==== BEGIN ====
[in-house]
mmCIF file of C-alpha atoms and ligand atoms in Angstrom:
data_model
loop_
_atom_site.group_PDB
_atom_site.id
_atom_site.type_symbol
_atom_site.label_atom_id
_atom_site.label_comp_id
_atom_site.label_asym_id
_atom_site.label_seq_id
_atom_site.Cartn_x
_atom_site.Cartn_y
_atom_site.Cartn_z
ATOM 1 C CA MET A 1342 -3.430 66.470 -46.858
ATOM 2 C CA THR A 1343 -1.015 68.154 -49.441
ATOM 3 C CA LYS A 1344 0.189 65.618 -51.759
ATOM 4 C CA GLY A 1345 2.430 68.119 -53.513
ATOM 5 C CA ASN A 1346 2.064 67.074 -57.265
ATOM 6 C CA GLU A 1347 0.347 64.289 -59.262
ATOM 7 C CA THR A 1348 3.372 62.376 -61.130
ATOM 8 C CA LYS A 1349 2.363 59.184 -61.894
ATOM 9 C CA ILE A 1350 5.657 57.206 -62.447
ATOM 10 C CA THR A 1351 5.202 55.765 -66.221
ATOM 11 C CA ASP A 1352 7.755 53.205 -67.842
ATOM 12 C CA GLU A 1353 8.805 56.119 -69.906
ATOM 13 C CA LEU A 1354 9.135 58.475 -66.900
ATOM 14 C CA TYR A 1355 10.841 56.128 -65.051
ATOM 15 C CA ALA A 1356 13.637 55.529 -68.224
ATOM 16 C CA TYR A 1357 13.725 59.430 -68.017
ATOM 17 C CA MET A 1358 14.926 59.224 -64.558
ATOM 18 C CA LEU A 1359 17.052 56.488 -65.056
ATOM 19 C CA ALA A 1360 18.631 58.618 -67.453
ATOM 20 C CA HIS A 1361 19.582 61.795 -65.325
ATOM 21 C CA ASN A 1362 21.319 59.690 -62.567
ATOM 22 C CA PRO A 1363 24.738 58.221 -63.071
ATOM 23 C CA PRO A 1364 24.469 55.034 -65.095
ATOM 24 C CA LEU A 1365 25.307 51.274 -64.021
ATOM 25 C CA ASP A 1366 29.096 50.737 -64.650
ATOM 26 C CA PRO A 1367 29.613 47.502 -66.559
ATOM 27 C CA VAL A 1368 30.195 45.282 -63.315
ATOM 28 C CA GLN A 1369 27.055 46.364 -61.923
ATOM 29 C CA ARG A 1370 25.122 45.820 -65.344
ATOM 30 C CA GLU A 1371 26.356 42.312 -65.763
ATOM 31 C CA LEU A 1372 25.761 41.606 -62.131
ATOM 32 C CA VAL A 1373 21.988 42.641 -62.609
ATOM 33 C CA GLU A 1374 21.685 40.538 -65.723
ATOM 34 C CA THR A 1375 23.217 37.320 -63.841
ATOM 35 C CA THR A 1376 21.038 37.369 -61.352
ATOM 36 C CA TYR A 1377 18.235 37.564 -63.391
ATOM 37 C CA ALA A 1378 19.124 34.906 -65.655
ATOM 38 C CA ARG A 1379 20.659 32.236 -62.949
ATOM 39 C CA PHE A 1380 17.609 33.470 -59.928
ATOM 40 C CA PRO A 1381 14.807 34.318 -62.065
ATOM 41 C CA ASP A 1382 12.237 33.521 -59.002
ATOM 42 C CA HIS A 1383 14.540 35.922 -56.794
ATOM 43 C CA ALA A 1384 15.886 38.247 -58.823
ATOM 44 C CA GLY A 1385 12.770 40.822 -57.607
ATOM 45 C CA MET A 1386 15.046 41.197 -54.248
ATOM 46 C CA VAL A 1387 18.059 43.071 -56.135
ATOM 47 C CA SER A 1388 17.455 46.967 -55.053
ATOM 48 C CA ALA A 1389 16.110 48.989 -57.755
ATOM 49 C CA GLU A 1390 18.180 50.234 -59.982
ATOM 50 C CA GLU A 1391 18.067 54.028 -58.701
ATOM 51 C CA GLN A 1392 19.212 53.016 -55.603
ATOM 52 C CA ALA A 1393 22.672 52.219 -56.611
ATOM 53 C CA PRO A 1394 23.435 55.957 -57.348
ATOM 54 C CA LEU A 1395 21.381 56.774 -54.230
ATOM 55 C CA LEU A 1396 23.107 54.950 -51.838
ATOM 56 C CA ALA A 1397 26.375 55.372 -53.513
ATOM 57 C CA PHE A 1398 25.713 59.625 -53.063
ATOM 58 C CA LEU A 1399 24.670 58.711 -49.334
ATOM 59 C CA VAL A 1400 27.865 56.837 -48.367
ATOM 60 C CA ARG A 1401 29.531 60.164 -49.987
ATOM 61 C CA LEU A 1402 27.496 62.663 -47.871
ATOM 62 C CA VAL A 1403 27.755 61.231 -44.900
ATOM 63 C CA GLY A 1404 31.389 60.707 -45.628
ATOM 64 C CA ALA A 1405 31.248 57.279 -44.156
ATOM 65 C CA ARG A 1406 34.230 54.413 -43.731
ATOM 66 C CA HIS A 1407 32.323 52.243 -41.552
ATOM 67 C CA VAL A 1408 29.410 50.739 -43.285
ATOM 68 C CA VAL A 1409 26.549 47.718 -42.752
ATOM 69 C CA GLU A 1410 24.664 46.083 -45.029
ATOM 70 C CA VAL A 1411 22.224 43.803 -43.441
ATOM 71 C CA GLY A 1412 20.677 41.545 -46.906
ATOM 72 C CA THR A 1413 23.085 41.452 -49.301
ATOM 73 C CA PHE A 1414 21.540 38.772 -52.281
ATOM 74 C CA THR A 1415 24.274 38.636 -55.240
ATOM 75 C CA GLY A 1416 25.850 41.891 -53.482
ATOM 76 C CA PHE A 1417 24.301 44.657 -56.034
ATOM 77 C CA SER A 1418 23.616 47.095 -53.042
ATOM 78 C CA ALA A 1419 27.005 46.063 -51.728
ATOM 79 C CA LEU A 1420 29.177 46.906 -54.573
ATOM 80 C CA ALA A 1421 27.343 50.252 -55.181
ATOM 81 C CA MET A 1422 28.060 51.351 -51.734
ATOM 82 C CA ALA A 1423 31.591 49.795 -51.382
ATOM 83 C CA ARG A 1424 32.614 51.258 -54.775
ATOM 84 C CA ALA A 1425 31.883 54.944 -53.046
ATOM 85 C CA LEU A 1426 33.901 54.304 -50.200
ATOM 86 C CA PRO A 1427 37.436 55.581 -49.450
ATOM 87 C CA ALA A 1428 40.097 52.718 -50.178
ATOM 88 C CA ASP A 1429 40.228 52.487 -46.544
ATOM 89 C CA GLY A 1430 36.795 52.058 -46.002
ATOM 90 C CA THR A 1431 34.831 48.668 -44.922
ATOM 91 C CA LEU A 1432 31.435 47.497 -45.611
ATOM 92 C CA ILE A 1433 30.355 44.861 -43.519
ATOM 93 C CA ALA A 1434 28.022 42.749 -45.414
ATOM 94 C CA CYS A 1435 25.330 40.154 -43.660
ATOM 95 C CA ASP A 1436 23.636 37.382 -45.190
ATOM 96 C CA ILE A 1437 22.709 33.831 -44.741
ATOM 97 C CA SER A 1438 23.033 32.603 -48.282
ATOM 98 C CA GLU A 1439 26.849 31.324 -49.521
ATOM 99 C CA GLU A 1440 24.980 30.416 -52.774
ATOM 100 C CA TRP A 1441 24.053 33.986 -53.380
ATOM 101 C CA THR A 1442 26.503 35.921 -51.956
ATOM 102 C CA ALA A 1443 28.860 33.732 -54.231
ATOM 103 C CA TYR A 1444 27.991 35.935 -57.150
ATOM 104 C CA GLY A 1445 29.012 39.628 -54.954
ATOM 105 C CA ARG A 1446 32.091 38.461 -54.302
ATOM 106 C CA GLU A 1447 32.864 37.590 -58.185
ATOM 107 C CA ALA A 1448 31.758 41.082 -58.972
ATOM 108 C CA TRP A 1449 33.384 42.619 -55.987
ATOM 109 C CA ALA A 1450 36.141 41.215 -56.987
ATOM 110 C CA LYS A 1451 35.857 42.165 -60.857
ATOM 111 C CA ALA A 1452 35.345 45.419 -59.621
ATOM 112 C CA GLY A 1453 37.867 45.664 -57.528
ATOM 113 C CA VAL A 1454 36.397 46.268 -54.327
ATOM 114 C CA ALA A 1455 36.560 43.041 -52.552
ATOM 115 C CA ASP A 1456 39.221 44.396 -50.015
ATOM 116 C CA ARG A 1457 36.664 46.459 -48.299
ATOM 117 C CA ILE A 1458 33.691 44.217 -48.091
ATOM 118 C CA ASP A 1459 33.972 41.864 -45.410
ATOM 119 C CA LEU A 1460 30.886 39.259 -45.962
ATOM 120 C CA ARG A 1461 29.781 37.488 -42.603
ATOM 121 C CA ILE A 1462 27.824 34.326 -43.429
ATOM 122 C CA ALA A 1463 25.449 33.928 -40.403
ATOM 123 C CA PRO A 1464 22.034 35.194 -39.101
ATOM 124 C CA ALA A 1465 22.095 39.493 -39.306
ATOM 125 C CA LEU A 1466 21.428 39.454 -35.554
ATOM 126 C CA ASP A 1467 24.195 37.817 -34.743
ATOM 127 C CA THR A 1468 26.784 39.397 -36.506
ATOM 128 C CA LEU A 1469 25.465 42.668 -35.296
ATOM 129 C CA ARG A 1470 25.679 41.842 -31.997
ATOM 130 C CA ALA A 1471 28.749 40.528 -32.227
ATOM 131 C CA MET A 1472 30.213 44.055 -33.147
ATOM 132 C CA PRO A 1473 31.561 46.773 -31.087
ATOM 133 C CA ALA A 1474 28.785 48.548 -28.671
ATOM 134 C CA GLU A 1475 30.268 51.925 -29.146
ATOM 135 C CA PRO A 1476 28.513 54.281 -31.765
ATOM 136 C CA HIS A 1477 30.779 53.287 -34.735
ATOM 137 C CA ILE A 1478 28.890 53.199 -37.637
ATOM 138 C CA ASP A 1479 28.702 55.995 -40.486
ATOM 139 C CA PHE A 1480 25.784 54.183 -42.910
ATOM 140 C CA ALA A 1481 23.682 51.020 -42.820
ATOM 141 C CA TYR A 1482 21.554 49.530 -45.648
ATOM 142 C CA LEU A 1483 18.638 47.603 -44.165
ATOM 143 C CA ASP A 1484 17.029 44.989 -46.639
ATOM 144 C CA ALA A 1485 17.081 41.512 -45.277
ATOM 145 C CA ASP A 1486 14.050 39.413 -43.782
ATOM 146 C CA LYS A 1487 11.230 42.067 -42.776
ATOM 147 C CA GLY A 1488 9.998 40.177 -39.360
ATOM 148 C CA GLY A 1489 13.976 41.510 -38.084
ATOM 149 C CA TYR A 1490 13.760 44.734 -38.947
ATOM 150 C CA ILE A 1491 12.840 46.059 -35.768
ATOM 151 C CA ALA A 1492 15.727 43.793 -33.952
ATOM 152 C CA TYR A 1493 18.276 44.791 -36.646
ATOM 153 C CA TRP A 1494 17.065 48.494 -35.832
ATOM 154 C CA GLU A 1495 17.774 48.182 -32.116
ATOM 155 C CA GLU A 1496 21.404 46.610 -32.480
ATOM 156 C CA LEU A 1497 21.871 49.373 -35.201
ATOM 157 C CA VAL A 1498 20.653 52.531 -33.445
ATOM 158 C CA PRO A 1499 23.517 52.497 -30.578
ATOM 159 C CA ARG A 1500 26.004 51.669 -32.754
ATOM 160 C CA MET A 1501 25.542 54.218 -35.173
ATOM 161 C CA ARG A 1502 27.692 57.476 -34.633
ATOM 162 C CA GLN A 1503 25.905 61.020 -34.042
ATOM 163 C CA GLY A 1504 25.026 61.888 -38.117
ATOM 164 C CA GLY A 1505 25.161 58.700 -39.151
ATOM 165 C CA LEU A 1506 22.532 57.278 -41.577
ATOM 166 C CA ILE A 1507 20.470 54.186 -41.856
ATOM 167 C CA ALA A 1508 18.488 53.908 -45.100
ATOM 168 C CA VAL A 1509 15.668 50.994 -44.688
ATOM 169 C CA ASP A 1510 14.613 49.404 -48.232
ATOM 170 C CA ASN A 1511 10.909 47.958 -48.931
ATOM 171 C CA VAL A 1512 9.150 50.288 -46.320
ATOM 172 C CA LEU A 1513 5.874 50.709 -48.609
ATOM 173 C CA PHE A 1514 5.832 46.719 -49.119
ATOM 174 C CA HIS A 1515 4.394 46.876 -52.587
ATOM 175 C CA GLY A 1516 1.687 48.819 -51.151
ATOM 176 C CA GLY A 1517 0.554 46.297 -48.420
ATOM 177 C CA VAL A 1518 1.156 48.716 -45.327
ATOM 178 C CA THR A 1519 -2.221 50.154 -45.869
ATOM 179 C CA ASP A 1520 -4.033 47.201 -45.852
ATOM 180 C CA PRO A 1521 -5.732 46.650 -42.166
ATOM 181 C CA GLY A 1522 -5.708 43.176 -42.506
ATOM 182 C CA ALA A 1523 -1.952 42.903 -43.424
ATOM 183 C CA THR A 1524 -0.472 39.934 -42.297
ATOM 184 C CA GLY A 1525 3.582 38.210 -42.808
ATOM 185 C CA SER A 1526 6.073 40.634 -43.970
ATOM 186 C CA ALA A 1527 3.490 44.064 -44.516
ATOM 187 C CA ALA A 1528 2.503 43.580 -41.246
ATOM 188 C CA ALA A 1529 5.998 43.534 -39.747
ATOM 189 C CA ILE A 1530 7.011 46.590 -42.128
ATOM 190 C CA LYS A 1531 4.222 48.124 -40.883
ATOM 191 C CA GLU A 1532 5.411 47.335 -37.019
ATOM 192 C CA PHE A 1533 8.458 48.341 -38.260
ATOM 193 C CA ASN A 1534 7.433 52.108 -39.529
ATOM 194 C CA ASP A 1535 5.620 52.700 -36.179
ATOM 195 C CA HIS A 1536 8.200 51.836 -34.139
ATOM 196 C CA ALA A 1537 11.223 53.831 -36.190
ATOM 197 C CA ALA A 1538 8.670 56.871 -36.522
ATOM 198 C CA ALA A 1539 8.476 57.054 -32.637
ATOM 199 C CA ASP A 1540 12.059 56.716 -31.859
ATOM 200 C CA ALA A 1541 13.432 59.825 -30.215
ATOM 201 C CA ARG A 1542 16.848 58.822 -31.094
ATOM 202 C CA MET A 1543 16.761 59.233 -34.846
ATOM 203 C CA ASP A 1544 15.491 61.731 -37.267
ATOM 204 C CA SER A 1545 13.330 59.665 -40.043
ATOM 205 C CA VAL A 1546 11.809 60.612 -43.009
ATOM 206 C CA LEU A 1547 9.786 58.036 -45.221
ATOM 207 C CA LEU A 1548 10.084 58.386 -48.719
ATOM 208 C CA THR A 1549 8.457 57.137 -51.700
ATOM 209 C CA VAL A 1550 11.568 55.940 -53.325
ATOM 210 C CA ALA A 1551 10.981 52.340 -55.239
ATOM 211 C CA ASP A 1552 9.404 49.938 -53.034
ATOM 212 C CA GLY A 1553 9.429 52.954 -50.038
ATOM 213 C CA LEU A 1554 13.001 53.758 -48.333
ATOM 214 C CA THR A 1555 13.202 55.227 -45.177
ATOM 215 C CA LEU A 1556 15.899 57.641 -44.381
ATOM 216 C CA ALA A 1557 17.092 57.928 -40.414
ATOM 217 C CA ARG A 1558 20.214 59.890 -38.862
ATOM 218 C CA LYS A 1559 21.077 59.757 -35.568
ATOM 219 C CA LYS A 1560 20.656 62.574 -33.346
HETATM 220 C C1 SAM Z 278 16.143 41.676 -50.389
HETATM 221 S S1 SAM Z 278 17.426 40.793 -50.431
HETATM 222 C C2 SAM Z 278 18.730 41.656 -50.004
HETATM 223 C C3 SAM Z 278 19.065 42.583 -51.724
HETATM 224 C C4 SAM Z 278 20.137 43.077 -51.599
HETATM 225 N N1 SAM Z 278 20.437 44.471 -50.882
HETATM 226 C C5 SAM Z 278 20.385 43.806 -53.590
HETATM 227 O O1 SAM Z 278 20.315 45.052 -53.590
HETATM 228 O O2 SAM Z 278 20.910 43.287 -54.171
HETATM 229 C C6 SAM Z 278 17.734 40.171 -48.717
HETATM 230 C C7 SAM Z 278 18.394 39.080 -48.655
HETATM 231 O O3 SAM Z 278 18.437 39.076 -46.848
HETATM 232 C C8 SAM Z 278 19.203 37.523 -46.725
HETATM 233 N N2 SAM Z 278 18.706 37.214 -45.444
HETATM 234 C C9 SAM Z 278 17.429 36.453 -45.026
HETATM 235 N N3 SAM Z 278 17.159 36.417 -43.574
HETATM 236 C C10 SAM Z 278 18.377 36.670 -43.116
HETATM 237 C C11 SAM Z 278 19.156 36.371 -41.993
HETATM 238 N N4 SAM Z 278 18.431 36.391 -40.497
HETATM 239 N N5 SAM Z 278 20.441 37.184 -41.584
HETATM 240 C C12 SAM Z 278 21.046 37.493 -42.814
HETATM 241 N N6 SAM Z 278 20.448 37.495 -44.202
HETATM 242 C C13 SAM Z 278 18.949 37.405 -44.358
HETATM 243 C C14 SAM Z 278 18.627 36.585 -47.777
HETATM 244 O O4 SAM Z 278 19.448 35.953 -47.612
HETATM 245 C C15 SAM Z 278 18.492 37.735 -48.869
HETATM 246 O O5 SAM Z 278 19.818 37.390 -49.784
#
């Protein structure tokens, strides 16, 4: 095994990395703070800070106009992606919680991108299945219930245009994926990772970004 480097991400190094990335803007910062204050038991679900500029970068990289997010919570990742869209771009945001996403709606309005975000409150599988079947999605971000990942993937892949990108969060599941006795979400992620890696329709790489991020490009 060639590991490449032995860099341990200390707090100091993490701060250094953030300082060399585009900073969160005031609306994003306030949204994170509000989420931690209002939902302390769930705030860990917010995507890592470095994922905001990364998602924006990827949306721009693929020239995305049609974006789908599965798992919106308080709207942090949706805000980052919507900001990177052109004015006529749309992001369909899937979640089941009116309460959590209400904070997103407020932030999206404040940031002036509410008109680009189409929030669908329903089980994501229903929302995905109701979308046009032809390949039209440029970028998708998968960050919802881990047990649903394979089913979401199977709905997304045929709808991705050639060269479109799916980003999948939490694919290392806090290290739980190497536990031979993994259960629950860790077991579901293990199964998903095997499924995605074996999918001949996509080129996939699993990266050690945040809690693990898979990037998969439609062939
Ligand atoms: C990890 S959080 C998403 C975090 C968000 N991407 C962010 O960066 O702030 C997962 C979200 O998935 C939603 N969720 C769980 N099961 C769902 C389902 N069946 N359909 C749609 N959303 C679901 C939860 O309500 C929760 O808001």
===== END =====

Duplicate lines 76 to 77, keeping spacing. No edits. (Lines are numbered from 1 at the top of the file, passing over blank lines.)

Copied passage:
ATOM 62 C CA VAL A 1403 27.755 61.231 -44.900
ATOM 63 C CA GLY A 1404 31.389 60.707 -45.628